Pumi

Hailing from Hungary, the Pumi is a dog similar to the terrier and is of small or medium size. Although the United Kennel Club (UKC) does not have an official breed standard for the Pumi, it currently uses the Fédération Cynologique Internationale (FCI) standard. In the 17th and 18th centuries, Hungarians mixed their local Puli-type dogs with herding dogs from France and Germany. The foreign dogs were said to have some terrier ancestry, which might have been the reason why the resulting progeny were so good in herding sheep, swine, and cattle. Early in the 20th century, the characteristics of the Hungarian sheepdogs were identified, and selective breeding began to intensify such characteristics. Although virtually unknown outside Hungary, Pumis have a small measure of popularity in Scandinavia as participants in obedience, agility, and dog dancing competitions.

Although relatively small with a square body, the Pumi looks bigger with its thick coat, which is always one solid color; black, white, gray, and reddish brown are the most popular colors. Curly and thick, the coat consists of a harsh topcoat and soft undercoat, with an estimated length of 2.75 inches (7 centimeters). Other major physical characteristics include its upright, tip-bending ears; an elongated muzzle, which constitutes almost half of the head; and oblique, dark eyes. The Pumi stands at 13 to 19 inches (33 to 48 cm) at the withers and weighs 18 to 33 pounds (8 to 15 kilograms); males are generally bigger than females. Personality: A multifunction dog, the Pumi not only makes a great family companion, but also a formidable hunter, guardian, and pest control agent. It can be shy or reserved towards strangers, so socialization at an early age is strongly recommended. Pumis are best suited for living conditions with a lot of space and activities, so they are not recommended for apartment life. Highly intelligent, this dog breed is lively and easy to train. Pumis need assertive owners; if they sense their masters are weak willed, they become bigger decision makers in the relationship.

Pumi image
Breed Type
Pure
Origin
Europe
Family
Life Span
12-14 Years
Hypoallergenic
Yes
Other Names
Hungarian Pumi, Pumi

Pumi Build Information

Size
Medium
Length (Male)
13-20 in.
Length (Female)
14-16 in.
Weight
26 - 40 lbs
Litter Size
5 - 10 Puppies
Tail Dock or Crop
No
Preferred Climate
Any Climate

Although relatively small with a square body, the Pumi looks bigger with its thick coat, which is always one solid color; black, white, gray, and reddish brown are the most popular colors. Curly and thick, the coat consists of a harsh topcoat and soft undercoat, with an estimated length of 2.75 inches (7 centimeters). Other major physical characteristics include its upright, tip-bending ears; an elongated muzzle, which constitutes almost half of the head; and oblique, dark eyes. The Pumi stands at 13 to 19 inches (33 to 48 cm) at the withers and weighs 18 to 33 pounds (8 to 15 kilograms); males are generally bigger than females.

Behaviour and Personality

Kid Friendliness
Affection Level
Activity Level
Energy Level
Guardian Skills
Barking

A multifunction dog, the Pumi not only makes a great family companion, but also a formidable hunter, guardian, and pest control agent. It can be shy or reserved towards strangers, so socialization at an early age is strongly recommended. Pumis are best suited for living conditions with a lot of space and activities, so they are not recommended for apartment life. Highly intelligent, this dog breed is lively and easy to train. Pumis need assertive owners; if they sense their masters are weak willed, they become bigger decision makers in the relationship.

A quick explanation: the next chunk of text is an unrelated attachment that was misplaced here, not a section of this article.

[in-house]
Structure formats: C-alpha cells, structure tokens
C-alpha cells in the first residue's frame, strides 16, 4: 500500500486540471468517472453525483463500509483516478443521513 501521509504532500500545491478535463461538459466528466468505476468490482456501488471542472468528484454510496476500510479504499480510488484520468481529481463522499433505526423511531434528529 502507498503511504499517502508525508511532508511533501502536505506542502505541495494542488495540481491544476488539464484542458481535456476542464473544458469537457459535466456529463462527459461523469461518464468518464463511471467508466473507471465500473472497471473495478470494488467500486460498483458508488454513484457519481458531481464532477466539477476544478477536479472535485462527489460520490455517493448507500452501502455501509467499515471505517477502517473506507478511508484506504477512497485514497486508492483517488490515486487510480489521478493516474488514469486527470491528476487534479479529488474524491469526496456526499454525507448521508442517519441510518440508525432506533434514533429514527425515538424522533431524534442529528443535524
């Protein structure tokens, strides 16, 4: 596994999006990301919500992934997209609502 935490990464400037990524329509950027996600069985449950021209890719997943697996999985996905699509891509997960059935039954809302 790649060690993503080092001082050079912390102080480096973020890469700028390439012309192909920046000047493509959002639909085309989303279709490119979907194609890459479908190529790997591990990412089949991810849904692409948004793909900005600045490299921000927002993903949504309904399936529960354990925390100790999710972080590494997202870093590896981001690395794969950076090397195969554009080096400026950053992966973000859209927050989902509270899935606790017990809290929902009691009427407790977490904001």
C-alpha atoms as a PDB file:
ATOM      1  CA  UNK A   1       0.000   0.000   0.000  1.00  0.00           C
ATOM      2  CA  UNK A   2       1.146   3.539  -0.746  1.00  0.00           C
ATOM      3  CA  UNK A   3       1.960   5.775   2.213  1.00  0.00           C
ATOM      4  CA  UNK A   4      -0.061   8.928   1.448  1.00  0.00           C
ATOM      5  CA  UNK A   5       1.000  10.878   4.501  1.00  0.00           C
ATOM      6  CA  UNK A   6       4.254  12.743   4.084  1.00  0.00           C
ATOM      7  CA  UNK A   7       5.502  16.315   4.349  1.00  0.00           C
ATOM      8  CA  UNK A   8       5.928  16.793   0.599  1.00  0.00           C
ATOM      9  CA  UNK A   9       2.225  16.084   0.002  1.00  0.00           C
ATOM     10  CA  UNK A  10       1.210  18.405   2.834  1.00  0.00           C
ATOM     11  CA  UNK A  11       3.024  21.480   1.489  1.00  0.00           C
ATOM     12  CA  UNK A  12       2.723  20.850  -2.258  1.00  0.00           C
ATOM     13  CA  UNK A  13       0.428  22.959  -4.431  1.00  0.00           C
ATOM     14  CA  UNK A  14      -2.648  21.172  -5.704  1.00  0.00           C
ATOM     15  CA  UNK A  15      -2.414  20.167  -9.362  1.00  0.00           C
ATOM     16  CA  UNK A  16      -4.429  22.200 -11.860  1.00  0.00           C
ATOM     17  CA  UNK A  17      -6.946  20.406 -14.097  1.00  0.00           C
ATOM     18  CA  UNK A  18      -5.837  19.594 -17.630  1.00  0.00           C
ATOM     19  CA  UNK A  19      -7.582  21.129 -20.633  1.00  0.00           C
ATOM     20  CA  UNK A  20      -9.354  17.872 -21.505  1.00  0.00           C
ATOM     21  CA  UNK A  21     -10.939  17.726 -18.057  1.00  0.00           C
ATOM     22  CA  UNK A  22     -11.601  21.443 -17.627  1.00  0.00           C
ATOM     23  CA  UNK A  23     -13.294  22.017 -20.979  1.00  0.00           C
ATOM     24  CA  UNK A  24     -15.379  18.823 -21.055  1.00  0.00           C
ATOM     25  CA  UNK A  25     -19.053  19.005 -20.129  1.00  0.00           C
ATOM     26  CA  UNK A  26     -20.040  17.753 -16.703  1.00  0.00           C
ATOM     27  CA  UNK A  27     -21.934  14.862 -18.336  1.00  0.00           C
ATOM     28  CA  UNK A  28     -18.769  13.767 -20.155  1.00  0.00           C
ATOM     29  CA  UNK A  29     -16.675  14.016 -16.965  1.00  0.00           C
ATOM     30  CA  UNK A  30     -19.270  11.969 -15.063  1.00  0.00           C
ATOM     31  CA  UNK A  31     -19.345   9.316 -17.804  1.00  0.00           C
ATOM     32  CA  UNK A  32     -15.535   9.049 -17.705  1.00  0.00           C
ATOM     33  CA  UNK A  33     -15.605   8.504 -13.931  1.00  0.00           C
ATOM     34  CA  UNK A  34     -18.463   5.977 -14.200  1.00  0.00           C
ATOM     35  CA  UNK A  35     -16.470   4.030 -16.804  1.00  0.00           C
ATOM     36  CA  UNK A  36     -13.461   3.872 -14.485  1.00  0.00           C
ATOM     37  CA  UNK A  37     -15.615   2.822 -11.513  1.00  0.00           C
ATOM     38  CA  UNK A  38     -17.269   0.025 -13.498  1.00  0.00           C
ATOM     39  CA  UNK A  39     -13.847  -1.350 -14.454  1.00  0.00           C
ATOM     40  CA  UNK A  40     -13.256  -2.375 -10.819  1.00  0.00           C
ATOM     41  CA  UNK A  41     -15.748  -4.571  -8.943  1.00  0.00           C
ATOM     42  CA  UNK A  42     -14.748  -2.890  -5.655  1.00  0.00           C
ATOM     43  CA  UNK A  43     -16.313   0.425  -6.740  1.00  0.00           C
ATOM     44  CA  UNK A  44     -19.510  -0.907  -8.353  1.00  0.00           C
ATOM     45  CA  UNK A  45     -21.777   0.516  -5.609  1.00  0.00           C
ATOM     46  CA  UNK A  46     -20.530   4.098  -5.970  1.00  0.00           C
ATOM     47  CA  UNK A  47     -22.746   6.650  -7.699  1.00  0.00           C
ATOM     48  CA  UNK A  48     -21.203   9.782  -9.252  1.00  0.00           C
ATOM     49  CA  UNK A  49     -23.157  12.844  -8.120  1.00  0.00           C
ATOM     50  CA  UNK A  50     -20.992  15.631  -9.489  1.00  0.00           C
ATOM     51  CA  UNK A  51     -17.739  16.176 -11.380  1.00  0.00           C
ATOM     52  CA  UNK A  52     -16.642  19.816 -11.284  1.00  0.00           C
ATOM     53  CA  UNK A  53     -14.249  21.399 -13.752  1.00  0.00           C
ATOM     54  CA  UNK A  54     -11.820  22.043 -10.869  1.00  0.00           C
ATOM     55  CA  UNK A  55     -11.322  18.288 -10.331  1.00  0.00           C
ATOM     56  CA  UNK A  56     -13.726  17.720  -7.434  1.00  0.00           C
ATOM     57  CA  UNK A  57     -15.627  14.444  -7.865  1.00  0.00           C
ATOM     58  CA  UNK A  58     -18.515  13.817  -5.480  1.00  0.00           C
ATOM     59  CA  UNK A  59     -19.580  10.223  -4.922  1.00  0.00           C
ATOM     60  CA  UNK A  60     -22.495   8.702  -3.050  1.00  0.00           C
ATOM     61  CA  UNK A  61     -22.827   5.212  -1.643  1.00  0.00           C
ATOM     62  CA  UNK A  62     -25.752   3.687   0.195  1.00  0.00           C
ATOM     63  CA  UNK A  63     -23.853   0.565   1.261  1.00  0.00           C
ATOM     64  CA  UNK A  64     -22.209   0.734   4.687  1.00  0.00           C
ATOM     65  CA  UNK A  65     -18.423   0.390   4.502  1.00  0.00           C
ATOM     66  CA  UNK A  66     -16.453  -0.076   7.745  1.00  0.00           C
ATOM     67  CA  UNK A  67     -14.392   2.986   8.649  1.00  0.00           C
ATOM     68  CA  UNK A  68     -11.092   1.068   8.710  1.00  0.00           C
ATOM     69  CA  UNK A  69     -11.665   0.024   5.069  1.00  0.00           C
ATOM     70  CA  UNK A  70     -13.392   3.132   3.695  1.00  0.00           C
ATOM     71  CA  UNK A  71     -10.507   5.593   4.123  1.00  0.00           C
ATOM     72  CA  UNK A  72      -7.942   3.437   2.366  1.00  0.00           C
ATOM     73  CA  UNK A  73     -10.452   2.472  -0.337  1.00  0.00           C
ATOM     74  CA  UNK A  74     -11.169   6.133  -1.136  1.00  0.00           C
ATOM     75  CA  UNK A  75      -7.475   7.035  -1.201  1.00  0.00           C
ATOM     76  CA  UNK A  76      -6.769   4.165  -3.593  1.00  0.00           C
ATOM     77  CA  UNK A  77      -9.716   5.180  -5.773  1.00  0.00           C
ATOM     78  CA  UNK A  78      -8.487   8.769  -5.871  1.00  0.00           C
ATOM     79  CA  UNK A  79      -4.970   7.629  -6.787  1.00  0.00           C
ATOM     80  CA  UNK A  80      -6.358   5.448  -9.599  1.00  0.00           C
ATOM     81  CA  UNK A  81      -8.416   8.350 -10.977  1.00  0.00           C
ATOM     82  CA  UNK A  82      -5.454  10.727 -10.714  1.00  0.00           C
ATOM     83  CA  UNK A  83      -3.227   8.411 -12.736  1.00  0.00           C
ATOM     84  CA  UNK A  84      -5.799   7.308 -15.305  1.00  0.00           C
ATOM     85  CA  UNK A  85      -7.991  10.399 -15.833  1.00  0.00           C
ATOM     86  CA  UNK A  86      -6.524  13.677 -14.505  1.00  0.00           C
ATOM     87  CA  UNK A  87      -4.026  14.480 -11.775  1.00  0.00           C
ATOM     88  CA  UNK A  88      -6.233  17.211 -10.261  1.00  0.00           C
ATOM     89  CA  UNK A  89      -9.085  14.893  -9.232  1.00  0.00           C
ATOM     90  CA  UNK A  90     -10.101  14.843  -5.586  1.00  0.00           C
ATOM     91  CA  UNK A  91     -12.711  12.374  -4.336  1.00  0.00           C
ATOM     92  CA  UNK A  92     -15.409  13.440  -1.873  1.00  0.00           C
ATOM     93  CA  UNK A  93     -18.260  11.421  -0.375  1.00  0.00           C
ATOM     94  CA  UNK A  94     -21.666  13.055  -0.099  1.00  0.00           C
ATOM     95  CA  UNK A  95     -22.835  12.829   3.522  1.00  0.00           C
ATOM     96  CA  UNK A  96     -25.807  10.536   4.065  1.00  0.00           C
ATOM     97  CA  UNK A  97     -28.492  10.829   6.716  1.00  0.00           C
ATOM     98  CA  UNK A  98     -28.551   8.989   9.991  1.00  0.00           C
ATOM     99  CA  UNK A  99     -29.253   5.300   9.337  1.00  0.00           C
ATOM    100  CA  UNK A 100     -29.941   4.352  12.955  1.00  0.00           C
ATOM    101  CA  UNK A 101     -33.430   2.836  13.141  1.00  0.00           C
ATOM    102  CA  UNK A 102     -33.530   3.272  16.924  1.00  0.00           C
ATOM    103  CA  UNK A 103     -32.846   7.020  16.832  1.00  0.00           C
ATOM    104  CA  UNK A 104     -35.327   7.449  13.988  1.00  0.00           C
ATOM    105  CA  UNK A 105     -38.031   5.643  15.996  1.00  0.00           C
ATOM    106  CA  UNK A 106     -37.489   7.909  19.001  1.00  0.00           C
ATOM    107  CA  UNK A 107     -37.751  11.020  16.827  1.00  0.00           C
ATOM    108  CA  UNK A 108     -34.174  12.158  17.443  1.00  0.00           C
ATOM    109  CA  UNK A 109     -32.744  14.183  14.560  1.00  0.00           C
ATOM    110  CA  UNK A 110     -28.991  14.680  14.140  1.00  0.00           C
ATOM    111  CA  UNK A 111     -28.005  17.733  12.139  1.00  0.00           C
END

Appearance

Colors
Black Blue Gray Chestnut Fawn Gray Light Brown Nearly Black Red Red-Black Brindle White
Shedding
None
Grooming
Low Maintenance
Coat Type
Curly

The Pumi's medium-length coat tends to grow constantly, with possible matting if there’s no consistency to grooming. So, the dog requires combing every few weeks, as well as trimming every 2 to 4 months. It is recommended to remove excess hair from inside the ears.

Breed's Talents and Facts

Training
Easy
Hunting Companion
Yes
Herding Skills
Yes
Dutiful Watchdog
Yes
Police Performer
Yes
Agile/Zippy
Yes
  • The Pumi is also known as the Hungarian Pumi to emphasize its country of origin
  • It was identified as an independent breed in 1920
  • The FCI recognized the Pumi in 1966
  • The average life expectancy is 12 to 14 years, although some Pumis live up to 19 years
  • The Pumi can be mischievous when not kept busy
  • The Pumi has little to no shedding
  • Pumis have been used for many purposes including herding, search and rescue, dog dancing, agility, and drug detection

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Common Health Conditions in Pumis

Hip dysplasia (hip disorder) and patella luxation (knee disorder) are the two most common health problems affecting the Pumi. Apart from that, though, the dog breed is generally healthy.

Pumi Pet Insurance

When adding a dog or cat to your family you want to make sure your pet is happy, healthy and protected. During its lifetime your pet is exposed to many illnesses and diseases and some breeds are affected by a congenital disease which is a condition existing at birth. At these moments when your pet is ill or maybe needs surgery, you want to be protected for the unexpected and high veterinarian costs.

Insure your Pumi

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